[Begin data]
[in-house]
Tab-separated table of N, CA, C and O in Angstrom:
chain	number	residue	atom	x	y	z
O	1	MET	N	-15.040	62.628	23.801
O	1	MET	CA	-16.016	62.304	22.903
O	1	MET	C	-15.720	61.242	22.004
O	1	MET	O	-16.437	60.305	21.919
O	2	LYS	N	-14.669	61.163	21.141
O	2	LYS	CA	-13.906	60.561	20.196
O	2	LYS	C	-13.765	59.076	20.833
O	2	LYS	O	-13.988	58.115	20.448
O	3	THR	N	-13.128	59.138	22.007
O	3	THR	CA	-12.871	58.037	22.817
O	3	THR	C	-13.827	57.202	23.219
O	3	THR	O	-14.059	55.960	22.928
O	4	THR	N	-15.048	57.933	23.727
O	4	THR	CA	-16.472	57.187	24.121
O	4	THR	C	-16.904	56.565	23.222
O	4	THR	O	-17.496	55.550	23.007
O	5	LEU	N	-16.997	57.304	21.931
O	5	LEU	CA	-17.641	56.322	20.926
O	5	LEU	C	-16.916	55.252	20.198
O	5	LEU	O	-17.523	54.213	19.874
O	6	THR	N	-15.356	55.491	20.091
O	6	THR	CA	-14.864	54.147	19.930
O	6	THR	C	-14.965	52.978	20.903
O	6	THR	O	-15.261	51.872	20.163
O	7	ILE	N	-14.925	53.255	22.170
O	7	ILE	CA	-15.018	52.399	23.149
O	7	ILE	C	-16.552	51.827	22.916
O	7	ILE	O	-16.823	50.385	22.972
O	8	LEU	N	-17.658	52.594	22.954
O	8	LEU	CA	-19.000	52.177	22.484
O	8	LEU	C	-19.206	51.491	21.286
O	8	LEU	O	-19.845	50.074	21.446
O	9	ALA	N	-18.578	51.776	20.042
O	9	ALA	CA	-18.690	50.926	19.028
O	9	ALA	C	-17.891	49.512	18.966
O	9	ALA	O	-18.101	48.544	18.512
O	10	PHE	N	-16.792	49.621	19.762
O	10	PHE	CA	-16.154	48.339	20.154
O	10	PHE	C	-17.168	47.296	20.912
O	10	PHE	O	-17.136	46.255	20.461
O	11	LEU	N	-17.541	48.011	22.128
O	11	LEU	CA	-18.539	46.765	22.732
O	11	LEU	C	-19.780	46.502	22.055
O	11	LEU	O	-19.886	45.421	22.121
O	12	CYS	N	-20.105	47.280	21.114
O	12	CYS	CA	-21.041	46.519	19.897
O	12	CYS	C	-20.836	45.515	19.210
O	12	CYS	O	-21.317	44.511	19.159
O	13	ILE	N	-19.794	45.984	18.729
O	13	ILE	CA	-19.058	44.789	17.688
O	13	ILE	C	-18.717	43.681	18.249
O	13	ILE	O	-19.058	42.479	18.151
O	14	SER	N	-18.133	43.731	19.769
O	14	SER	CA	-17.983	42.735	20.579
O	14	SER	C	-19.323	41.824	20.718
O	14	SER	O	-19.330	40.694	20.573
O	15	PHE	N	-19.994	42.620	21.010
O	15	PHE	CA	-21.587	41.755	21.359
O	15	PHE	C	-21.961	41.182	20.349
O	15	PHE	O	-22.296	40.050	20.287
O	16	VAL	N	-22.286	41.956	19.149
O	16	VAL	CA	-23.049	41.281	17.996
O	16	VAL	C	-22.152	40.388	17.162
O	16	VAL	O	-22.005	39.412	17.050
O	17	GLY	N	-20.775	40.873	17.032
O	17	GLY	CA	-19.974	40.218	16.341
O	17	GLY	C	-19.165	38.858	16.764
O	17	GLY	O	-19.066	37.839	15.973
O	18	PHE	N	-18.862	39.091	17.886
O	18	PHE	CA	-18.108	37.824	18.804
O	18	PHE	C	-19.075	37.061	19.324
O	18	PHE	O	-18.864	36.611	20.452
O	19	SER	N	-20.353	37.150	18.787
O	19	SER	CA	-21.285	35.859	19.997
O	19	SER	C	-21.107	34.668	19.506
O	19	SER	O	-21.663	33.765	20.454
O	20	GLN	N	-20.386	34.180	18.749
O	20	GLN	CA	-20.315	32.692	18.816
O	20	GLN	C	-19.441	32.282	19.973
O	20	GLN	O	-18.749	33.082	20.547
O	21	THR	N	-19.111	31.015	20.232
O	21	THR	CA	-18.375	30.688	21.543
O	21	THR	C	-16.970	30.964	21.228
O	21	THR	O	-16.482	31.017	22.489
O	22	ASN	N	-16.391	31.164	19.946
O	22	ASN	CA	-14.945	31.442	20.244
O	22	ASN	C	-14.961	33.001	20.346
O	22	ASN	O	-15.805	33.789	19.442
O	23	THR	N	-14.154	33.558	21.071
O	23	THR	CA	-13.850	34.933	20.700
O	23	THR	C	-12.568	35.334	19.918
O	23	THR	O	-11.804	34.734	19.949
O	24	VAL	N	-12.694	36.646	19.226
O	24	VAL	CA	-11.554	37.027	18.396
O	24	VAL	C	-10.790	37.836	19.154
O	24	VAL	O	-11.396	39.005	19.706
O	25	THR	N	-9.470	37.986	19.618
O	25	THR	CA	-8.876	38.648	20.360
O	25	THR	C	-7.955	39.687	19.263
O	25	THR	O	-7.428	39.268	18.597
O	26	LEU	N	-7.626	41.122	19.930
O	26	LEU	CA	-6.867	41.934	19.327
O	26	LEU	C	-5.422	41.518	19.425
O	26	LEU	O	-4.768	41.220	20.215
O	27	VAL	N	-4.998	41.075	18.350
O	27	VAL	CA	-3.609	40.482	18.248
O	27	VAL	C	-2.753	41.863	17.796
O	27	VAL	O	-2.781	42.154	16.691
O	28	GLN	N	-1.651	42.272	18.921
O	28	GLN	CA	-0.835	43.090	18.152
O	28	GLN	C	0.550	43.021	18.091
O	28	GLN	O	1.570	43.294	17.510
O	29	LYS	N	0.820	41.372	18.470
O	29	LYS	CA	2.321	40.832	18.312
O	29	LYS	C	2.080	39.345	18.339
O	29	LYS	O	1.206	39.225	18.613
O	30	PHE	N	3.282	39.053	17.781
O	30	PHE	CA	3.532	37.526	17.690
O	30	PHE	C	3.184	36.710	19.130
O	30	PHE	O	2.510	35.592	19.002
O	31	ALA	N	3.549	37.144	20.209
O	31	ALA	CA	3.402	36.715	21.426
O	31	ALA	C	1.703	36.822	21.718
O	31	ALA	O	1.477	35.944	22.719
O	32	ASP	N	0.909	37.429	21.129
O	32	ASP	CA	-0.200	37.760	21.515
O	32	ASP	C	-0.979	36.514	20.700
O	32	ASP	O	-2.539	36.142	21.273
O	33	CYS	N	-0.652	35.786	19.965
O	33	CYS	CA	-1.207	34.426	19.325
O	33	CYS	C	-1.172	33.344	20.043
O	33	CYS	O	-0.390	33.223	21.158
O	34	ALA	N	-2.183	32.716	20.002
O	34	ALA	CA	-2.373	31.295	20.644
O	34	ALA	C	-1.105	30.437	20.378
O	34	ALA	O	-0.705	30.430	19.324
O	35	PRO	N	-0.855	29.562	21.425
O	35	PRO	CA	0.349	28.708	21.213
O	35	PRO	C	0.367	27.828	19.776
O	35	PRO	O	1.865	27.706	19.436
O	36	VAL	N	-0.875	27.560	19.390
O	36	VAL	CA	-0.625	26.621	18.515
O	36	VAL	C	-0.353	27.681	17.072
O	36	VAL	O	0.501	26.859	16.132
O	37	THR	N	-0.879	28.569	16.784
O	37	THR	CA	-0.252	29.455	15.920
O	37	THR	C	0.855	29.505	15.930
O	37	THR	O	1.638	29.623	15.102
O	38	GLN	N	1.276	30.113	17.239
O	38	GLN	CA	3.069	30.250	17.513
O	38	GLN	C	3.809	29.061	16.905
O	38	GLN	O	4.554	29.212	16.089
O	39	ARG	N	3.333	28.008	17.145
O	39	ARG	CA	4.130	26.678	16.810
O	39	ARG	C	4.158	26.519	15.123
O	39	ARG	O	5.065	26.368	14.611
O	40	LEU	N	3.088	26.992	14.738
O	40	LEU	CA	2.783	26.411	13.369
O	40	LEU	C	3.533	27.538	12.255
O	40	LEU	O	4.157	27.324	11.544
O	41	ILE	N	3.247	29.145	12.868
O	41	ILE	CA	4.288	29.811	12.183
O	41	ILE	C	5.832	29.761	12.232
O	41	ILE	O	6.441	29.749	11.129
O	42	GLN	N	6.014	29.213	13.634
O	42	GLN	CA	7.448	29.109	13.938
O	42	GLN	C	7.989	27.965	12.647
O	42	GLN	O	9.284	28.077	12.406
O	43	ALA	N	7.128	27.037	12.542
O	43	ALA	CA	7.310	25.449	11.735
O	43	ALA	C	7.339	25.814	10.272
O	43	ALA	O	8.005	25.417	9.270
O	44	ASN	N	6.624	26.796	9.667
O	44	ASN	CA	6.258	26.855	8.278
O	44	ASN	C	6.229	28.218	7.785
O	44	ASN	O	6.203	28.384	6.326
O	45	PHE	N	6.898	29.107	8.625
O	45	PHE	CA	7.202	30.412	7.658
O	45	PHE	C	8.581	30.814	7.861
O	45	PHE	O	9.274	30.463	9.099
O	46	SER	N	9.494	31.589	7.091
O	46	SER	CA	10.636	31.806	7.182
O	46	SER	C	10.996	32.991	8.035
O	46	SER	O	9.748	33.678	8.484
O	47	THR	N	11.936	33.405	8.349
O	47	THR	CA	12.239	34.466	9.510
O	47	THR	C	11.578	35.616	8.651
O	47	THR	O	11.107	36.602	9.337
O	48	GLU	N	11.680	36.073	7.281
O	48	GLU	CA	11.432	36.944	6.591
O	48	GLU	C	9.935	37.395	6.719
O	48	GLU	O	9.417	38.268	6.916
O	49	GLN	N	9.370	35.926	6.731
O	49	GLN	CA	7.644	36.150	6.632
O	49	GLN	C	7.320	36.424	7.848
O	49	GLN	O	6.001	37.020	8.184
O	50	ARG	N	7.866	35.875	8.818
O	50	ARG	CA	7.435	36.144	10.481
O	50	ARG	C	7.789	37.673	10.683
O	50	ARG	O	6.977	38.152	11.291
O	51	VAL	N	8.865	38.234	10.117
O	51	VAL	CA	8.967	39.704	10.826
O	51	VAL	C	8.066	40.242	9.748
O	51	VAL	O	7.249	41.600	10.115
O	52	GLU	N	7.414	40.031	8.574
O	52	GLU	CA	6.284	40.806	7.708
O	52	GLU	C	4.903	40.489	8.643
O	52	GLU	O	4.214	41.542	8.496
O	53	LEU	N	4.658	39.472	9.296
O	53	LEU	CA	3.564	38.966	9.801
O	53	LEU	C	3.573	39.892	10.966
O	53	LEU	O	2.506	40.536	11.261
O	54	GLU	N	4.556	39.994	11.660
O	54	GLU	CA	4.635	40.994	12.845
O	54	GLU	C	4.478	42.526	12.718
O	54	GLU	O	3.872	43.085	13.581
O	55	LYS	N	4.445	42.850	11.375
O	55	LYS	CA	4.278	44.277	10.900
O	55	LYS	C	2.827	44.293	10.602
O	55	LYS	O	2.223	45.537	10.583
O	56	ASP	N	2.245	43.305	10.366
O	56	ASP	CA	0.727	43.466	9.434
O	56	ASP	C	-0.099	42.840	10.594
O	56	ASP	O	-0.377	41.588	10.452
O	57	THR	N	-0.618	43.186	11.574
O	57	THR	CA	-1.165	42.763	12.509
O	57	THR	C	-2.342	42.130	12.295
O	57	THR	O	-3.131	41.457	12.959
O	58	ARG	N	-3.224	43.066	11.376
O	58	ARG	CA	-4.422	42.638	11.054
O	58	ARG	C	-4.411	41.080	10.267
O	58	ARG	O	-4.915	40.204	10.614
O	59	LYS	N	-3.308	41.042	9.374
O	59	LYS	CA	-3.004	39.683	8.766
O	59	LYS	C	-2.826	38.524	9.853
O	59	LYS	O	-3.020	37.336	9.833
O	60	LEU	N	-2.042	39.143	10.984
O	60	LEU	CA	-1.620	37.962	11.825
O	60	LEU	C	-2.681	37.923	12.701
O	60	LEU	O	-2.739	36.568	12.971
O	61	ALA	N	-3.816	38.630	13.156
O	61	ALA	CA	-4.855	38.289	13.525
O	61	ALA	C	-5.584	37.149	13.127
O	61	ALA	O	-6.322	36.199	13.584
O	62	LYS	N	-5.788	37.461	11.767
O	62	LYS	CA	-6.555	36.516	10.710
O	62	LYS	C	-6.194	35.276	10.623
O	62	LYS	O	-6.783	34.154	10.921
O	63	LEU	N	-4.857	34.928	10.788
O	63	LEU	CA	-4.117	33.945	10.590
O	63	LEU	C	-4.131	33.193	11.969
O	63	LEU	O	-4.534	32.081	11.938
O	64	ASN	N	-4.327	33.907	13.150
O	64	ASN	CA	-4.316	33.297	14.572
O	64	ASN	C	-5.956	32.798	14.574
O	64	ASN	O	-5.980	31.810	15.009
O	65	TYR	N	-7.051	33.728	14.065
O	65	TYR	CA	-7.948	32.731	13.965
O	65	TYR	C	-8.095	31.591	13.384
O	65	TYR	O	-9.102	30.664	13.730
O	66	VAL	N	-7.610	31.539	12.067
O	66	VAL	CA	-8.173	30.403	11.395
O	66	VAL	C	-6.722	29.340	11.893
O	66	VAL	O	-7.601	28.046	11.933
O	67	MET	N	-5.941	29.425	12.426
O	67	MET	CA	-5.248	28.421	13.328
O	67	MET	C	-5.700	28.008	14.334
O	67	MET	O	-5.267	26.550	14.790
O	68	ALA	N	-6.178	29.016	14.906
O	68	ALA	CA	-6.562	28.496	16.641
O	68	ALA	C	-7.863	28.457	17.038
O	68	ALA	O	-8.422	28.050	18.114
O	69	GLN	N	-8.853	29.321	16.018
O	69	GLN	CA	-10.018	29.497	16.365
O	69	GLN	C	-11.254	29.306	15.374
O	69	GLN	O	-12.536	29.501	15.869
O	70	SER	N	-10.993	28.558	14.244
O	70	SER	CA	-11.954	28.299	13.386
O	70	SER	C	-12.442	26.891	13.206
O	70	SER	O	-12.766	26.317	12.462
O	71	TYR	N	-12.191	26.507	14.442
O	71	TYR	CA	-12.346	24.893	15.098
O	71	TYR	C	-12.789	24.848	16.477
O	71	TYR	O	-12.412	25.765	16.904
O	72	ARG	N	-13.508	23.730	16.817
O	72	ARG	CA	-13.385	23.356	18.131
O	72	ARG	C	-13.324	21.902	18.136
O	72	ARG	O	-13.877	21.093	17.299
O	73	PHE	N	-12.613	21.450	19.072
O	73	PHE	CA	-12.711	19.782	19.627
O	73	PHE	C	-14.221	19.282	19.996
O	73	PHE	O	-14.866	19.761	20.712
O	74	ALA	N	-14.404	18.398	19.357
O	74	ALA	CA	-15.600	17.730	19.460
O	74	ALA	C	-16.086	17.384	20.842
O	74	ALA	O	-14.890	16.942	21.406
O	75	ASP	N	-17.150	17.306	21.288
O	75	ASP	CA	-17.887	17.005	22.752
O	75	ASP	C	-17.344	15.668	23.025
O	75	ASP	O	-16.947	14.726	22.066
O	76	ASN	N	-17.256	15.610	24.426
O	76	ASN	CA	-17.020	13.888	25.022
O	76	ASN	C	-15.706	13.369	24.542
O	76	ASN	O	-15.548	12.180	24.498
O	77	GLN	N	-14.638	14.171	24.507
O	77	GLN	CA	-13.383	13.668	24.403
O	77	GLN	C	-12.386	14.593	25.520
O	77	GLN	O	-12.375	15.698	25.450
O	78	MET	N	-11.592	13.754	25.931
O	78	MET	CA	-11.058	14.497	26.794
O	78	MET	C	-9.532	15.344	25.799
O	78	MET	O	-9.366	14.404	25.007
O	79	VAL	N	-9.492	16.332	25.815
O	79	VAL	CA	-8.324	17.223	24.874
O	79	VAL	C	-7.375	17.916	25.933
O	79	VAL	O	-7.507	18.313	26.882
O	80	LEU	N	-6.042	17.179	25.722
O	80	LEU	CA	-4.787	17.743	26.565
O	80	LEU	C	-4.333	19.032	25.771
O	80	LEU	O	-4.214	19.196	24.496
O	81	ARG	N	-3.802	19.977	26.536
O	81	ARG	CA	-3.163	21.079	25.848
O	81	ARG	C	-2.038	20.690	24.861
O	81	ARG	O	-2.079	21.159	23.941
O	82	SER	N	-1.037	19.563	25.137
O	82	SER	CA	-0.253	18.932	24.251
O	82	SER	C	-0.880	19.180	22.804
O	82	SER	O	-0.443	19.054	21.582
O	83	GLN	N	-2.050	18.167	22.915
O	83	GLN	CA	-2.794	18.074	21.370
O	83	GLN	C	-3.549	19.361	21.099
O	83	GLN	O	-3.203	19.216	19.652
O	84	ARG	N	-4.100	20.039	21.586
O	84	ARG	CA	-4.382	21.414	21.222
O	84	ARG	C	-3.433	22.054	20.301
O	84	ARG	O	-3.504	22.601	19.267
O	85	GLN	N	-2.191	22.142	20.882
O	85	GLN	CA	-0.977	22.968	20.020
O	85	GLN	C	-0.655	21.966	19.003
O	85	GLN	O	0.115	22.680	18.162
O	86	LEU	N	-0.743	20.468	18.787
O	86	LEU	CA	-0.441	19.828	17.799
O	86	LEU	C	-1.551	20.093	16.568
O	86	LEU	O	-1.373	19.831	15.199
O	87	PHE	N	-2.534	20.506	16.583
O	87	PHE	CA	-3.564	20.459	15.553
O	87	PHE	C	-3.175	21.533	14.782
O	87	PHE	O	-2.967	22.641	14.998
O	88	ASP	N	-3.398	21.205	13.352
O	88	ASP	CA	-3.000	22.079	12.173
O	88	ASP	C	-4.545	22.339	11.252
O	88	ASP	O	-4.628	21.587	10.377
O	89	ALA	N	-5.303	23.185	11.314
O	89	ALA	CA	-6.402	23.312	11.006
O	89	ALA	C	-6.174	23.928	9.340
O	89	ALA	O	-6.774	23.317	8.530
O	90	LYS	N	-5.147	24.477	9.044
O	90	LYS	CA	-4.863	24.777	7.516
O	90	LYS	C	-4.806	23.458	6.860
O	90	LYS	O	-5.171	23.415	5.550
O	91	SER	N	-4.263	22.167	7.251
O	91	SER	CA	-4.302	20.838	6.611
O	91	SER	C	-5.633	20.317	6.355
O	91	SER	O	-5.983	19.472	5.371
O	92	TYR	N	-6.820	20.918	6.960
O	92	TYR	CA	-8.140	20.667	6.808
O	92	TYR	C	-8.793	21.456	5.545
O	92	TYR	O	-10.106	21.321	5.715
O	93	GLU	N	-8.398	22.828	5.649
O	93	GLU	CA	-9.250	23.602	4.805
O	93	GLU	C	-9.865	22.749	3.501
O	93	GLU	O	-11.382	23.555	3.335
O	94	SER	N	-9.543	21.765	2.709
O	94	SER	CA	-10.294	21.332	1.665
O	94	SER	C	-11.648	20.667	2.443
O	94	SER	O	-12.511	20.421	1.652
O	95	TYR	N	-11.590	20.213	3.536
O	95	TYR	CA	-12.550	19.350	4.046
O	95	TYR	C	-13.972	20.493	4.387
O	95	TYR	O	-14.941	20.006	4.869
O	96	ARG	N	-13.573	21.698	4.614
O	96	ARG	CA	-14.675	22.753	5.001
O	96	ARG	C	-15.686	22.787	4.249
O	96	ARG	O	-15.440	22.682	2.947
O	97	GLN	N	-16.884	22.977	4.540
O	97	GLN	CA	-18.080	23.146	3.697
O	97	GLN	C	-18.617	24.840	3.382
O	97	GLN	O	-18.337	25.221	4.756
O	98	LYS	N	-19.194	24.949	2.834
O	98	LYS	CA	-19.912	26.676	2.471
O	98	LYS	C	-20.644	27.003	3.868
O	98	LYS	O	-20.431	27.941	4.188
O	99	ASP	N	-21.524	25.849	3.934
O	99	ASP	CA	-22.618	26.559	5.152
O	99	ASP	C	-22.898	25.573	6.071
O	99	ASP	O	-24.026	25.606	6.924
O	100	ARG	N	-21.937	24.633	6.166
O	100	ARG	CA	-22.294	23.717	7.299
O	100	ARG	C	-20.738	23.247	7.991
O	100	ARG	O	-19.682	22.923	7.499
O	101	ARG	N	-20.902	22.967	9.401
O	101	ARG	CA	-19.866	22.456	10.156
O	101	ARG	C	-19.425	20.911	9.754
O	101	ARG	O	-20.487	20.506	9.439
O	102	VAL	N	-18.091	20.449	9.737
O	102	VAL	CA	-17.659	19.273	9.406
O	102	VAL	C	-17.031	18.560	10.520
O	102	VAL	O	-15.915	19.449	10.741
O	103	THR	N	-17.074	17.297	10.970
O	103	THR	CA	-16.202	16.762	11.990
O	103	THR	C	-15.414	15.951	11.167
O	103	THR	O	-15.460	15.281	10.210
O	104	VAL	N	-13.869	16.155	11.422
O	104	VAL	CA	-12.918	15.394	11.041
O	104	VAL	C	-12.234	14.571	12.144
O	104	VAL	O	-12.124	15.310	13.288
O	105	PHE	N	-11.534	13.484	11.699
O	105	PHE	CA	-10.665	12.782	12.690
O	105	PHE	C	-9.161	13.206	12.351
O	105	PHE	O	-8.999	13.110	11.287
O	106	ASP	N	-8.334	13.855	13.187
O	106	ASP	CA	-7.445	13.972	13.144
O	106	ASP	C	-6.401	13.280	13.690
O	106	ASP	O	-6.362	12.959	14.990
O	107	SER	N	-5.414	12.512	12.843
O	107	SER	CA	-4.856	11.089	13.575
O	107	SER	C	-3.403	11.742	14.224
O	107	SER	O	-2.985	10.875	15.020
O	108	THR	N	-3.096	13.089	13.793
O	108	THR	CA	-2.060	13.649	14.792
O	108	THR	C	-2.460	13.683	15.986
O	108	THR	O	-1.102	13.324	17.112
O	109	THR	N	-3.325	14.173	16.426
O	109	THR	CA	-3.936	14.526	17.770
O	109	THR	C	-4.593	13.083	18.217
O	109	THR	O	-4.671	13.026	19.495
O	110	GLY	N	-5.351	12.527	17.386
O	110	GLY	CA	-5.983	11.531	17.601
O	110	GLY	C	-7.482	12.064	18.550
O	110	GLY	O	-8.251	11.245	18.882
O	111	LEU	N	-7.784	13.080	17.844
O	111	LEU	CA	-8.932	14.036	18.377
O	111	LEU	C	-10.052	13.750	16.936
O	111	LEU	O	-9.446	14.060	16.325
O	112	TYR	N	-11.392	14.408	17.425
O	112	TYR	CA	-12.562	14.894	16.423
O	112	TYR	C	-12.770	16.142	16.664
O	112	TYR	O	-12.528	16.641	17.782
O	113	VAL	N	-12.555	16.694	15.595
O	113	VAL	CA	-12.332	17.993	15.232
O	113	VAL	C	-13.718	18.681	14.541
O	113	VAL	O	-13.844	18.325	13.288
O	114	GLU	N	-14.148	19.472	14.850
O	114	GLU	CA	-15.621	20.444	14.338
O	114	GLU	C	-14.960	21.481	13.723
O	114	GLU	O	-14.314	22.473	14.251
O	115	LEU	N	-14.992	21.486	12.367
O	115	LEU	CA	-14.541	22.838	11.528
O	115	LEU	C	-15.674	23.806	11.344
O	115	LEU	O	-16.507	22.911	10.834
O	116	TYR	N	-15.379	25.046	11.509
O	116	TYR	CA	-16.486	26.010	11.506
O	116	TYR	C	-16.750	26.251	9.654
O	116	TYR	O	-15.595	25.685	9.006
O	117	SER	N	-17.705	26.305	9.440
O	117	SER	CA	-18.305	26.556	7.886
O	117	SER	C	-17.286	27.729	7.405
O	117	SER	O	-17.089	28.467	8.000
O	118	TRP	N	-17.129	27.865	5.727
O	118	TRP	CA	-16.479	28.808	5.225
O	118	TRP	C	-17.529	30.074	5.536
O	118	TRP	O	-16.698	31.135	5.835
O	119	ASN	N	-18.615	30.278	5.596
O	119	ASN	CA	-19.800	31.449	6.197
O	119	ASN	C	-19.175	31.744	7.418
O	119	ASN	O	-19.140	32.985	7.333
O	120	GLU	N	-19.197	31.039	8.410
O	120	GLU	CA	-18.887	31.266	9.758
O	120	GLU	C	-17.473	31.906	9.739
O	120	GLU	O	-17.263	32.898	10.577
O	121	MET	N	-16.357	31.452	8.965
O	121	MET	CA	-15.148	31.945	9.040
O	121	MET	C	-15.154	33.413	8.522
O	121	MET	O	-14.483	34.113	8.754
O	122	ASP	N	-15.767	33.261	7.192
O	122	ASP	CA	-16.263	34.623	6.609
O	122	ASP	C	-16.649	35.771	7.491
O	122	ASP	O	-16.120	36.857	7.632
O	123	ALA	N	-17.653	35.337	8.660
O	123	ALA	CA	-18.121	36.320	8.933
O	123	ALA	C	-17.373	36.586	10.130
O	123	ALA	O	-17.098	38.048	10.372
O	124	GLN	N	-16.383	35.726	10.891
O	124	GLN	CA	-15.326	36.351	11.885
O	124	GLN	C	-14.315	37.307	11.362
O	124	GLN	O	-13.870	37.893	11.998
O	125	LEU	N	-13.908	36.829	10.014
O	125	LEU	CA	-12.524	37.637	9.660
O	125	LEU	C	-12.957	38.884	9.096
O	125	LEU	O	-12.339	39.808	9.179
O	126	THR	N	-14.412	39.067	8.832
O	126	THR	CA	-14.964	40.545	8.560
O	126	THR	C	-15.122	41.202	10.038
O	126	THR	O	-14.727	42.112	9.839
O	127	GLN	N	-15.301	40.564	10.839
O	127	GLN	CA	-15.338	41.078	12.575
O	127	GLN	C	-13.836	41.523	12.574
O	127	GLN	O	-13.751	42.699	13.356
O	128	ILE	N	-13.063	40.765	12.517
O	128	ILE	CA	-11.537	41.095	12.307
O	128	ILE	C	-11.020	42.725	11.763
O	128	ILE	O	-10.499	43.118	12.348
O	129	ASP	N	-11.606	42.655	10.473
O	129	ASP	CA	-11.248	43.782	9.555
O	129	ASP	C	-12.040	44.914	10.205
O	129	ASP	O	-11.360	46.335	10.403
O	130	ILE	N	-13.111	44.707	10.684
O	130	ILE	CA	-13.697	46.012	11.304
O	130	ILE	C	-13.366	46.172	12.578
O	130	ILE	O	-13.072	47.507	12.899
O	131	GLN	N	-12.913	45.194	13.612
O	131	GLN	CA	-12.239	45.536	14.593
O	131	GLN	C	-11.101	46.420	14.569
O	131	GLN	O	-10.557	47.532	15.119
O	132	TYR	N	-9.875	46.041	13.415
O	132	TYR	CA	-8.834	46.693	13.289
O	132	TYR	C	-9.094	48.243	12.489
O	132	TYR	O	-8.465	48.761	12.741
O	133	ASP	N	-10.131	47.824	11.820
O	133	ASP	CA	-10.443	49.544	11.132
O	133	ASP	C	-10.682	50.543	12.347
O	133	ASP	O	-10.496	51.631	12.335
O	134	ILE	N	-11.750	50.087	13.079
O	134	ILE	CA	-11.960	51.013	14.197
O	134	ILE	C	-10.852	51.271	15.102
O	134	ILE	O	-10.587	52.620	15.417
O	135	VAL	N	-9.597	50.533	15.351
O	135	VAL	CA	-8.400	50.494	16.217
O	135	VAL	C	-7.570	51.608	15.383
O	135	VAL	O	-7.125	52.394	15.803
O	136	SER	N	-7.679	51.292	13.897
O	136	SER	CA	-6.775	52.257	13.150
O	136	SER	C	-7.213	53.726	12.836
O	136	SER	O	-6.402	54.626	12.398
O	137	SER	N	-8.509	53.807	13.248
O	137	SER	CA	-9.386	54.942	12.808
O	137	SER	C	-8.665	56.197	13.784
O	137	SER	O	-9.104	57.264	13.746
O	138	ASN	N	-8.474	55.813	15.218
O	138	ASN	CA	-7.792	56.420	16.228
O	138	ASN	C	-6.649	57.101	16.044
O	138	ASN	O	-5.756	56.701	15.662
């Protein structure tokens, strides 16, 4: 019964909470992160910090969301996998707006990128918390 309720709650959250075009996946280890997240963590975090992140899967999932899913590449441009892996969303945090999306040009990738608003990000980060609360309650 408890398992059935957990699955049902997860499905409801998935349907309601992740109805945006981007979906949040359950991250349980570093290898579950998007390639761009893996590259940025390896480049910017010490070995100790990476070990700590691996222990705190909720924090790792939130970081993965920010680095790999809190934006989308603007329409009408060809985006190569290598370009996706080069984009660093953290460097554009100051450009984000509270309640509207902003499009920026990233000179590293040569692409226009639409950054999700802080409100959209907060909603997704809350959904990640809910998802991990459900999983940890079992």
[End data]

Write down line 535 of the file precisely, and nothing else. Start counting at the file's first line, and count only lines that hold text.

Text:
O	133	ASP	O	-10.496	51.631	12.335